Welcome to part one in our series of articles focusing on exercise and senior health.

We’ll be covering a wide variety of topics such as how to get started on exercise, what’s best for your activity level, and how to avoid injuries while exercising. We hope you enjoy our foray into fitness together!

Exercise is a vital part of well-being and a key to living a long and healthy life. It’s an essential part of maintaining our overall health, helping us to have higher energy and a healthy bone mass and body weight; it can even help manage chronic conditions such as diabetes and high blood pressure. Regular exercise can also lower the risk of muscles and bones becoming weaker and more prone to injury as we age. In fact, the American College of Sports Medicine and American Heart Association recommends exercise most days of the week, even for seniors.

To make exercise easier and more accessible for our residents, Oakmont regularly offers fitness classes as part of our daily activity schedule. We encourage our residents to take charge of their health and well-being by exercising in a safe and meaningful way that creates enjoyment, whether it’s with chair yoga, an aerobics class or a relaxing walk. By maintaining an active lifestyle, you can help yourself, a friend or loved one live a long, independent, and healthy life.

Here are a few places to get you started if you haven’t exercised in some time or need to consider your activity level before you begin. Please note that whenever embarking on any kind of fitness routine, it’s always best to speak with your doctor beforehand.

  • Walking: Walking is one of the best forms of exercise you can do. You can join a friend, take a stroll around your neighborhood with your pet, join a walking club in your senior living community, or find a local park to visit. The benefits of walking have been long proven to be extremely effective at supporting your bones and joints, lowering the risk of Alzheimer’s and heart disease, and improving overall health.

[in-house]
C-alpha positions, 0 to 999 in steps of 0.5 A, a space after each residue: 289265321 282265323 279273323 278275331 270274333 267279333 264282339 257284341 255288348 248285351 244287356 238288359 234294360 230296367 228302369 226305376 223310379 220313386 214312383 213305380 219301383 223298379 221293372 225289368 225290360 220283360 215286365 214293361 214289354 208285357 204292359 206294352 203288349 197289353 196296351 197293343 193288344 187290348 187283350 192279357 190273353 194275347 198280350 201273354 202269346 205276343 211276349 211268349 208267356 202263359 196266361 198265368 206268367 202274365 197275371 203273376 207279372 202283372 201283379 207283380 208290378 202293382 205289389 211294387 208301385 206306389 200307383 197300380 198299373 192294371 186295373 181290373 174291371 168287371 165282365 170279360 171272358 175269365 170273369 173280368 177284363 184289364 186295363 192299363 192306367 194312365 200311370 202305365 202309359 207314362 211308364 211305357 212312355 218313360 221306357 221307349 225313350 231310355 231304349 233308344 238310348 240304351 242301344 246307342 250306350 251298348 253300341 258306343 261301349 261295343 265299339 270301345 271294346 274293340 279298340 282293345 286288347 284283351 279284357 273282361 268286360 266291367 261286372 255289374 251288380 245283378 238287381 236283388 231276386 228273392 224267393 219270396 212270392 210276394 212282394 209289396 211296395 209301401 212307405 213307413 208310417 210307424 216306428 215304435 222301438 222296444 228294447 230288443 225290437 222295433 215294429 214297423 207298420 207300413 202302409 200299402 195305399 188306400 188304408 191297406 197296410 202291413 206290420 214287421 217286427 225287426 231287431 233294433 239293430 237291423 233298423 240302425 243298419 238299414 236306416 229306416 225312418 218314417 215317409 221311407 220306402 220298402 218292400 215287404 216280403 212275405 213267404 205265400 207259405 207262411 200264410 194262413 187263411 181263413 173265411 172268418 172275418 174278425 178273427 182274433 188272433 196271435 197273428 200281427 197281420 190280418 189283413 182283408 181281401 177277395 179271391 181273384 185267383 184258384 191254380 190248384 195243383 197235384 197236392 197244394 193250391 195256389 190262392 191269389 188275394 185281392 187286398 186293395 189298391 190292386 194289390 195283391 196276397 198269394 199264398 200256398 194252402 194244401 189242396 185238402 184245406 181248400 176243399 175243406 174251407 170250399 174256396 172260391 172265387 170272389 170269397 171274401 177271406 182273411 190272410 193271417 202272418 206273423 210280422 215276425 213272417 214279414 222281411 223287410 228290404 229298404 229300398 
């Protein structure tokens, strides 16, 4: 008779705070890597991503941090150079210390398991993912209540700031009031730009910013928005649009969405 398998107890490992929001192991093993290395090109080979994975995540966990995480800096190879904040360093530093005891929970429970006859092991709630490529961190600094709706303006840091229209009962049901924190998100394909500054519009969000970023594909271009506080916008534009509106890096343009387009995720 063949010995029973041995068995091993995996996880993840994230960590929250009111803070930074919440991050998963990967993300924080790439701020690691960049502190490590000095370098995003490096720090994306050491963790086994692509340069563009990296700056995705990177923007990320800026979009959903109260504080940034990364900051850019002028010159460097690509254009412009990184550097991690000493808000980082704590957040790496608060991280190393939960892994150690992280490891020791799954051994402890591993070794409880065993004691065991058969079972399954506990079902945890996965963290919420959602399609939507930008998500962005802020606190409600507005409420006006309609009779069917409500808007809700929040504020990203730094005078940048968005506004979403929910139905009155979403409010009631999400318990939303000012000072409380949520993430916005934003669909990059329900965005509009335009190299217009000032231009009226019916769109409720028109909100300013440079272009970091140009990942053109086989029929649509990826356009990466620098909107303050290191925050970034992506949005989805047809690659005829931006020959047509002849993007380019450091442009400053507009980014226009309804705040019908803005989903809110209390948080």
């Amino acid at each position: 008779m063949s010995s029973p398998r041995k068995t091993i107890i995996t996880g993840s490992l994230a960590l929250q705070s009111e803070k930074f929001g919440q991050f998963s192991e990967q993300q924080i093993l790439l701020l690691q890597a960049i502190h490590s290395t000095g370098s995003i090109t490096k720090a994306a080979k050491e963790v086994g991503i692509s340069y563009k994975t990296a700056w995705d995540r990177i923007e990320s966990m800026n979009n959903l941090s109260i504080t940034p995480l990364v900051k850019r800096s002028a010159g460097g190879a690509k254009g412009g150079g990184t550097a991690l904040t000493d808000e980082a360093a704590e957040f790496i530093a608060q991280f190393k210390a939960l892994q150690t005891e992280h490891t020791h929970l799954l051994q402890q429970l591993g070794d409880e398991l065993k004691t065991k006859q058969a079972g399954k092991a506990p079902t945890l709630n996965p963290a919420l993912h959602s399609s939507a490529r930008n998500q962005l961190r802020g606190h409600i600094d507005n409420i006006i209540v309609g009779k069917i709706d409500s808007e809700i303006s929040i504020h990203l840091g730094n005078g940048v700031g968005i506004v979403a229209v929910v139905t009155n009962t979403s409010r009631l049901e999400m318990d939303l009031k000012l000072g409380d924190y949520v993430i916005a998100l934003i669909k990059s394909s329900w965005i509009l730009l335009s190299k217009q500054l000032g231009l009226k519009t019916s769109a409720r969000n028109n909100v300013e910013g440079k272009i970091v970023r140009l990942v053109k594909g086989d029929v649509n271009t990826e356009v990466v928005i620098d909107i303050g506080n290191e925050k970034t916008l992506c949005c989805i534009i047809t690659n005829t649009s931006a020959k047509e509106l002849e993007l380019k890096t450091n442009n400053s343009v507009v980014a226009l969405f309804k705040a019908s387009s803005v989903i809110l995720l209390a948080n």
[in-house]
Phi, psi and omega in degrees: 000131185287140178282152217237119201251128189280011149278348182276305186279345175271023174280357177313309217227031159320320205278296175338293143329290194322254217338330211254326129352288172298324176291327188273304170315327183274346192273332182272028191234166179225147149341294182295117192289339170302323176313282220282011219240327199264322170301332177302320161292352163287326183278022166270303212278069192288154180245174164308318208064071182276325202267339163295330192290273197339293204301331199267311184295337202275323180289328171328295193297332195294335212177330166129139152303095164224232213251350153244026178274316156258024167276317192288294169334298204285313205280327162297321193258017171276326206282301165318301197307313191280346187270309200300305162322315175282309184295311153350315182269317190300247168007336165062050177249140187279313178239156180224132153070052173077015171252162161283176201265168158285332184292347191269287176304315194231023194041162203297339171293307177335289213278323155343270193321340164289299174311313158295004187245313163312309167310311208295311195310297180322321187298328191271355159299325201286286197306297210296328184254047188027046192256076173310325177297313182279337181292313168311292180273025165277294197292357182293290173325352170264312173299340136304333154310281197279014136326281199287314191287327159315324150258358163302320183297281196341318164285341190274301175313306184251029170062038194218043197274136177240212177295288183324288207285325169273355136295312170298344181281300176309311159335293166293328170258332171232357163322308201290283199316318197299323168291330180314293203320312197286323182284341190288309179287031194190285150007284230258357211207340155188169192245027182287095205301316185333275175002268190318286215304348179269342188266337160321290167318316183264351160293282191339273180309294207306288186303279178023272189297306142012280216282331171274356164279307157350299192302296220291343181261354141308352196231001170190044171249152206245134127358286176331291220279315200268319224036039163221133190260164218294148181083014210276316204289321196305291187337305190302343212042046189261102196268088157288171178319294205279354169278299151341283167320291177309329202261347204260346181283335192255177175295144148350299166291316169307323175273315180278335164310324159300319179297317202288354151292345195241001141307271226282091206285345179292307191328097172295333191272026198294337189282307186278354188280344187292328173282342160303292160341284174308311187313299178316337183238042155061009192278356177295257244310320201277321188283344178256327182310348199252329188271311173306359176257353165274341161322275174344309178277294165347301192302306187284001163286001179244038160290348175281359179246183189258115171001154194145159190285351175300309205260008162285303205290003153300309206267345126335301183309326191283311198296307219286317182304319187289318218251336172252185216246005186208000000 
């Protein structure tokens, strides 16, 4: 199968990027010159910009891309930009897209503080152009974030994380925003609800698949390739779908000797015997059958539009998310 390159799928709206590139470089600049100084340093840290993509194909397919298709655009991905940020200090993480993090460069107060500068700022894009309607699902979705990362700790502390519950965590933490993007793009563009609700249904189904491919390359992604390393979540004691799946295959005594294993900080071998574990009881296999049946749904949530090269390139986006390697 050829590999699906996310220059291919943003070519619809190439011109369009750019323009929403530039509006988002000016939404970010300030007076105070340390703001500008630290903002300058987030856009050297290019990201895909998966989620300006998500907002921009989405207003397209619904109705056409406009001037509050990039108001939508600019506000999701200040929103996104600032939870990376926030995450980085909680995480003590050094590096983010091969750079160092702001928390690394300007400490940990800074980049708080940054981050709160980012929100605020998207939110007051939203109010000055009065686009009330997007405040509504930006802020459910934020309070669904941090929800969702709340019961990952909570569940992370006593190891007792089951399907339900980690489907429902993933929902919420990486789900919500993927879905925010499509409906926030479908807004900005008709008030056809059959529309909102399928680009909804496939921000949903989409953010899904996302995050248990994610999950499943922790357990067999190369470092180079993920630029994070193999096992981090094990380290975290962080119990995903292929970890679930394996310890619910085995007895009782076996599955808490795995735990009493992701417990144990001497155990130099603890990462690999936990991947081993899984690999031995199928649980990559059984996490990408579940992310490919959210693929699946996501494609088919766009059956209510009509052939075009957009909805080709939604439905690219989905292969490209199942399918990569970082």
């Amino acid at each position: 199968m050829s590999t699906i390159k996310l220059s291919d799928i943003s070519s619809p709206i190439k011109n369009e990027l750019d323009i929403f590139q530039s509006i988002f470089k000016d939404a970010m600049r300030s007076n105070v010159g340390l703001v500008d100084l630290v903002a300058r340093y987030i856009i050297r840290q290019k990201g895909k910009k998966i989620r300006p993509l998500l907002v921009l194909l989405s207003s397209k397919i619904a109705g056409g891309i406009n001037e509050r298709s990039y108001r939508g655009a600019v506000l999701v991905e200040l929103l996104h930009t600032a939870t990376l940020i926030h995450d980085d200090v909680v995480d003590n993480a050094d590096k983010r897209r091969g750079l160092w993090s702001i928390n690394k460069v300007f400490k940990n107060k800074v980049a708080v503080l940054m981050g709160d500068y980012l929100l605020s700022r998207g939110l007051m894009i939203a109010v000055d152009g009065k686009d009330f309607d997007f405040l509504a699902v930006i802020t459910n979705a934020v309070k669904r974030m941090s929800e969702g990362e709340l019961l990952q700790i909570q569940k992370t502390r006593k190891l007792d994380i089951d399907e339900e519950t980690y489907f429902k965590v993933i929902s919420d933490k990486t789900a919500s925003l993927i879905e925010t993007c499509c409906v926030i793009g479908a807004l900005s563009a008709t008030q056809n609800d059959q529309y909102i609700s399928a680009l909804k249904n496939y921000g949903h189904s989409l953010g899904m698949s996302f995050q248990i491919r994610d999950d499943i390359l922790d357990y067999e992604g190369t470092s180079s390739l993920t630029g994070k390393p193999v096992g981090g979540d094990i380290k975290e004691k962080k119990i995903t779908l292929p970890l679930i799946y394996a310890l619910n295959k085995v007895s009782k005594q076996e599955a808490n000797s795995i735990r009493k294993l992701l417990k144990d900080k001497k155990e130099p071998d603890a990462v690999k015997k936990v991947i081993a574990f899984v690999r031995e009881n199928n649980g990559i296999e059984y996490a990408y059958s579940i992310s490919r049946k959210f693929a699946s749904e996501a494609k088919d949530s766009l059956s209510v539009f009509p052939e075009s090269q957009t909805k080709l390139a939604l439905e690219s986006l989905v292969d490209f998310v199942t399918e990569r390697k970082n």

• Water aerobics: A favorite amongst those that enjoy exercising in an aquatic environment, water aerobics is widely used for its non-impact form of movement. Generally led by an instructor, water aerobics uses the buoyancy of water to decrease pressure on sensitive joins, and increase muscle and bone mass by using water resistance with foam weights. Water aerobics can help improve balance, heart health, and joint mobility. The water can be a safe space to jump, lift your legs and even return to walking for those post-surgery and injury. Classes for water aerobics can be found at senior living communities, aquatic center community pools, or even your local gym wherever a pool is available.
  • Yoga: This 5,000-year-old system of exercise is widely known for reducing stress and improving overall health while being a gentle, moderate form of exercise. For those looking to improve overall strength and flexibility while reducing stress, this is an ideal choice of physical activity which can be done on a mat, standing, or even in a chair. The benefits of yoga are many, but most notice a better mood, greater flexibility, a leaner and more toned body, improved balance, and an overall increase in strength with regular practice.
  • Tai chi: Tai chi is a very common, popular form of exercise among seniors all over the world. Similar in intensity to yoga, tai chi involves a series of sequenced movements performed in a slow, focused manner accompanied by deep breathing. Those that practice tai chi generally notice decreased stress, anxiety and depression, improved mood, improved aerobic capacity, better balance, and increased energy and stamina. To learn more or find out where classes might be provided near you, check your local senior center for when classes are held at parks or other community areas.

No matter what form of exercise you choose, getting up and staying active is a positive daily activity you’ll be leading to a healthy life. Please stay tuned for our next article focusing on exercise, which will cover the topic of avoiding injury while exercising.